Anyone with college kids knows about “grade inflation.”
This is when universities, often the most prestigious, reward mediocre work with straight A’s. No Yale prof wants to deal with an angry mom insisting precious little Schuyler won’t get into his dream law firm with a lousy 3.61 GPA.
I have two daughters at university where, let’s just say, grade inflation isn’t a pressing concern. But on my current visit to the youngest kid’s school in the Midwest, I’m dealing with another problem: tip inflation.
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I try to be careful with my funds; any kind of travel is hard enough on my bank account. But if tipflation keeps up, I’ll need to add a “gratuities” column to the monthly budget.
Who am I rewarding with my tip?
Ride to the airport, tip the rideshare lady. Pass a few bucks to the skycap as he takes my luggage.
Stand in a long line for a quick breakfast before catching my plane. As the crabby cashier tells me to pay, I see the dreaded screen.
“We appreciate your tips! Click 18%, 20% or 25%!”
Who am I rewarding here?
I’m the one who stood in line for 10 minutes. I got yelled at by the cashier for tapping the point-of-sale thingy instead of inserting the card. I waited 10 more minutes for a terrible bagel sandwich and burned coffee.
No tip. The cashier glared at me before yelling at the next customer.
How much tip should you give?
I entered early adulthood as a generous tipper. At the time, 15% was recommended so I gave 20%. (What can I say, I’m a mensch.) But today that’s considered a starting point.
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I thought it was just me, but research backs me up. Pew Research Center found that about 7 in 10 American adults say “tipping is expected in more places today than it was five years ago.”
Only a third of respondents say it’s easy to know whether to tip or how much to give for different types of services. Apparently, there are entire spreadsheets online telling you how much to give your masseuse, hotel concierge or valet.
Glad I’m not rich enough to deal with those ethical dilemmas.
According to a different survey, nearly 75% of food and beverage purchases now ask for a tip, whether online or in person.
New tipping etiquette for 2023: No tip if I do the service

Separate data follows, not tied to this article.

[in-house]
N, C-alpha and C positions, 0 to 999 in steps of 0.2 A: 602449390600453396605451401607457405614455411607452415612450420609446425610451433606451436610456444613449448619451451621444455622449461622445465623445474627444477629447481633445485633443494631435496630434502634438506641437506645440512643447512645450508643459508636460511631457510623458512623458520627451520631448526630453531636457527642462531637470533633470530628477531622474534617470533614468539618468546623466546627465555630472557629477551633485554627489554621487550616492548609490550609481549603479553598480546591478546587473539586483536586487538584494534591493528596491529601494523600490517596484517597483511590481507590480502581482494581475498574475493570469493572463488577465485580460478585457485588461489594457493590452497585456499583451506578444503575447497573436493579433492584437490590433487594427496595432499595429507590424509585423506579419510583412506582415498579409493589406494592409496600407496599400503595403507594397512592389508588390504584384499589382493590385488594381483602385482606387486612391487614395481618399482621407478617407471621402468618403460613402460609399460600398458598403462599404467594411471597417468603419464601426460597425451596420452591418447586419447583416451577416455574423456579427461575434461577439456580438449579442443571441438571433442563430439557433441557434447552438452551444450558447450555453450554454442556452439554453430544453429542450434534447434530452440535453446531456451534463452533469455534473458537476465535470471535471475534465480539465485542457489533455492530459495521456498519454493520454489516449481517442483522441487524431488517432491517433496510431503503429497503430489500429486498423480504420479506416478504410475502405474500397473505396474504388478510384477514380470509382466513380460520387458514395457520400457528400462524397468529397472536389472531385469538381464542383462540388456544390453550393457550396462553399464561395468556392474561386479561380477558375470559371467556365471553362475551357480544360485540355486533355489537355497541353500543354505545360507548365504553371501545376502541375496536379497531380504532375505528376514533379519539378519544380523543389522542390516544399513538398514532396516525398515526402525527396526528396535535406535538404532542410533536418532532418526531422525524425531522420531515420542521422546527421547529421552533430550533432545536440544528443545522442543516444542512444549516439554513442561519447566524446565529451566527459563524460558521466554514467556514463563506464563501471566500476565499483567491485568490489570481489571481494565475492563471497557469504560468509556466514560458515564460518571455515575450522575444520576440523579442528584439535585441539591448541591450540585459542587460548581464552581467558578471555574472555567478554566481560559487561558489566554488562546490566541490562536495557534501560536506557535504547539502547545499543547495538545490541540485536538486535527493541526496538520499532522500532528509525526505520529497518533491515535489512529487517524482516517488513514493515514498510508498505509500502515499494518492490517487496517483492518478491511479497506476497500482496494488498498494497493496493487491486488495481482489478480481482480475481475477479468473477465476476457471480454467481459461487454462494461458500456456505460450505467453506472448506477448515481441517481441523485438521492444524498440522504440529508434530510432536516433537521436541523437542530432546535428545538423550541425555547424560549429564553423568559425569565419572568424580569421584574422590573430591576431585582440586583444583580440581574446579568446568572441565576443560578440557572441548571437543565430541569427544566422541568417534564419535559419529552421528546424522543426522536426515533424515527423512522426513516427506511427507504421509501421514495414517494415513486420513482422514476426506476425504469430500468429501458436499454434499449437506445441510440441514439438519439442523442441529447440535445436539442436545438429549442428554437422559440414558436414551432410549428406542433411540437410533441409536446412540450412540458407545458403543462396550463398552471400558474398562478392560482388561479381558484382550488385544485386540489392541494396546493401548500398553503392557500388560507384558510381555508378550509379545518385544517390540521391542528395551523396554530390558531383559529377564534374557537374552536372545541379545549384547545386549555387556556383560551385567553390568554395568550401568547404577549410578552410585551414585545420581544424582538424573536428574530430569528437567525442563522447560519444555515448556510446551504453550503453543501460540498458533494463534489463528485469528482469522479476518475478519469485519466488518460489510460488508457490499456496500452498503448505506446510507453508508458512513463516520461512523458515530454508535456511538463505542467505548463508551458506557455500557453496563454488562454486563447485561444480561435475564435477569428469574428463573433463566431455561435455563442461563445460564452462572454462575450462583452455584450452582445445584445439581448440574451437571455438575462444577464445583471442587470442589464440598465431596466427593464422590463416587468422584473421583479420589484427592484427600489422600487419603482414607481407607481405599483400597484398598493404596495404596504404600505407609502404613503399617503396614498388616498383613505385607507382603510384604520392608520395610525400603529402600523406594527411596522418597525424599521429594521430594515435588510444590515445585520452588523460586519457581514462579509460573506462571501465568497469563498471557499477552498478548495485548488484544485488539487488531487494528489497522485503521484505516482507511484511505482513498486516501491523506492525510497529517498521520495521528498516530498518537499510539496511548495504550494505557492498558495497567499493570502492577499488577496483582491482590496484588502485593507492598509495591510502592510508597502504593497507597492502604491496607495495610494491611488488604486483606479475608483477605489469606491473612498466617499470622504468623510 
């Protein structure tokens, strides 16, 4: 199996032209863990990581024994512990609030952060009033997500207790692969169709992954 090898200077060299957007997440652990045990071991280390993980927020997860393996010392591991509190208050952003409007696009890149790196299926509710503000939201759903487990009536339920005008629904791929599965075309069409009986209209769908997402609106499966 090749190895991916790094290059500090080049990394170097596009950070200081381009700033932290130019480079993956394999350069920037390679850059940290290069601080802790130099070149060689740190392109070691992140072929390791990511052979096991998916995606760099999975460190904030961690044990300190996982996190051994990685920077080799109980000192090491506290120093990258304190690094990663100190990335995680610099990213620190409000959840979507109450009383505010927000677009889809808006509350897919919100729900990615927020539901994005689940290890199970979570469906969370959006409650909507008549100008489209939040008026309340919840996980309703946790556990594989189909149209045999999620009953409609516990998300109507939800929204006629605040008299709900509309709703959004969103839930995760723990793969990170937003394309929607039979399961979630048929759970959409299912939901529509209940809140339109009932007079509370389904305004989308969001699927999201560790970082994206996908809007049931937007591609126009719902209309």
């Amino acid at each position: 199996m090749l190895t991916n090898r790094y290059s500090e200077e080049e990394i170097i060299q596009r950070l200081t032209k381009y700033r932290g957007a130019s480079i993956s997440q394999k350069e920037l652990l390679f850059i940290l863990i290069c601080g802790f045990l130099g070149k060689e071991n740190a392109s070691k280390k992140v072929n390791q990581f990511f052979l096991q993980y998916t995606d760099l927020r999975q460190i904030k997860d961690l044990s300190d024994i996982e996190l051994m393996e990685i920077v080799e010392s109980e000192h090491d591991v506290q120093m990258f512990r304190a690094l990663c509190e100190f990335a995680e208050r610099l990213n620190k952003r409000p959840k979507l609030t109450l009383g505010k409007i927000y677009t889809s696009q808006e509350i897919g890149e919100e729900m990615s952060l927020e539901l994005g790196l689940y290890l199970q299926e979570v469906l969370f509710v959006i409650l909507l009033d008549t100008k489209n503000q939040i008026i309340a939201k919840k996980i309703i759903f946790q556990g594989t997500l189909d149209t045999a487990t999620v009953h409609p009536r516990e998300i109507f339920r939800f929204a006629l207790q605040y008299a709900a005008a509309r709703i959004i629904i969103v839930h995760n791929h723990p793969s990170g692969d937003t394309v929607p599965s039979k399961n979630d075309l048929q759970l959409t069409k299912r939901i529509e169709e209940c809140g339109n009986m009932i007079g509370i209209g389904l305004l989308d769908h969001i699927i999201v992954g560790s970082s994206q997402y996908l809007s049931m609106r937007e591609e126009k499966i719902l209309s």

I’ve never had an issue leaving a gratuity at a sit-down restaurant, at a bar or for the kid delivering my pepperoni pizza. But not when I’m doing all the work.
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Every time I stroll up to a counter for coffee or lunch, I’m asked for a tip. It’s not for the service since I’m handling that. It’s not for the food quality since I haven’t tried it yet.
Still, the payment screen shames me. Maybe if I don’t tip, the teenager behind the counter will spit in my burrito. He probably will anyway, but it’s best to mitigate poor outcomes.
Checking into my hotel, I’m advised to tip the housecleaning staff. Ordering DoorDash, I’m asked for a pre-delivery tip; on that one, they forgot the drink I ordered. At least they got their tip.
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As soon as I get home, I’m instituting some new rules. When I’m doing all the service, there will be no tip. When I’m asked for an extra 20% before I receive the service, no tip. I’ll still feel guilty about it, of course, but that will fade with time.
The final survey question made me feel a bit better about things. Pew found that less than a quarter of respondents tip 20% or more. It turns out, I really am a mensch.
Jon Gabriel, a Mesa resident, is editor-in-chief of Ricochet.com and a contributor to The Arizona Republic and azcentral.com
Jon Gabriel, a Mesa resident, is editor-in-chief of Ricochet.com and a contributor to The Arizona Republic and azcentral.com, where this column first published. Follow him on X, formerly Twitter: @exjon
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This article originally appeared on Arizona Republic: How much should you tip? How about nothing? Tipping culture is out of control.News Related